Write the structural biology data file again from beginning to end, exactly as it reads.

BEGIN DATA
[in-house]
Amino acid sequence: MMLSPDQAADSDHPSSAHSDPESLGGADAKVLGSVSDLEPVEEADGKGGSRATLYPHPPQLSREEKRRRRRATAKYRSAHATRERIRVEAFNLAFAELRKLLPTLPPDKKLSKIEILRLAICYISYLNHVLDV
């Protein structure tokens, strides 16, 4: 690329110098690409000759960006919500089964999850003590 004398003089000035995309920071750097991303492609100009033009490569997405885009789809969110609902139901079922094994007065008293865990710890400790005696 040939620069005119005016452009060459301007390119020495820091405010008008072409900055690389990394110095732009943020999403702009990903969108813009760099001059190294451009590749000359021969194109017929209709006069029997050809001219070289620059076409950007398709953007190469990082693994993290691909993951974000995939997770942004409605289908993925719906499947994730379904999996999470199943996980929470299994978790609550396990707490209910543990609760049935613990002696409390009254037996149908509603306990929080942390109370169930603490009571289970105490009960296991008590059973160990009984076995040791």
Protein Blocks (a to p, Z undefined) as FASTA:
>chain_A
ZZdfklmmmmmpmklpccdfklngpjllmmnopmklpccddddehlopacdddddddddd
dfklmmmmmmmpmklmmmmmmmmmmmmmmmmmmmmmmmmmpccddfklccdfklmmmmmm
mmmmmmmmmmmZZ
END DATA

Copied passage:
[in-house]
Amino acid sequence: MMLSPDQAADSDHPSSAHSDPESLGGADAKVLGSVSDLEPVEEADGKGGSRATLYPHPPQLSREEKRRRRRATAKYRSAHATRERIRVEAFNLAFAELRKLLPTLPPDKKLSKIEILRLAICYISYLNHVLDV
């Protein structure tokens, strides 16, 4: 690329110098690409000759960006919500089964999850003590 004398003089000035995309920071750097991303492609100009033009490569997405885009789809969110609902139901079922094994007065008293865990710890400790005696 040939620069005119005016452009060459301007390119020495820091405010008008072409900055690389990394110095732009943020999403702009990903969108813009760099001059190294451009590749000359021969194109017929209709006069029997050809001219070289620059076409950007398709953007190469990082693994993290691909993951974000995939997770942004409605289908993925719906499947994730379904999996999470199943996980929470299994978790609550396990707490209910543990609760049935613990002696409390009254037996149908509603306990929080942390109370169930603490009571289970105490009960296991008590059973160990009984076995040791």
Protein Blocks (a to p, Z undefined) as FASTA:
>chain_A
ZZdfklmmmmmpmklpccdfklngpjllmmnopmklpccddddehlopacdddddddddd
dfklmmmmmmmpmklmmmmmmmmmmmmmmmmmmmmmmmmmpccddfklccdfklmmmmmm
mmmmmmmmmmmZZ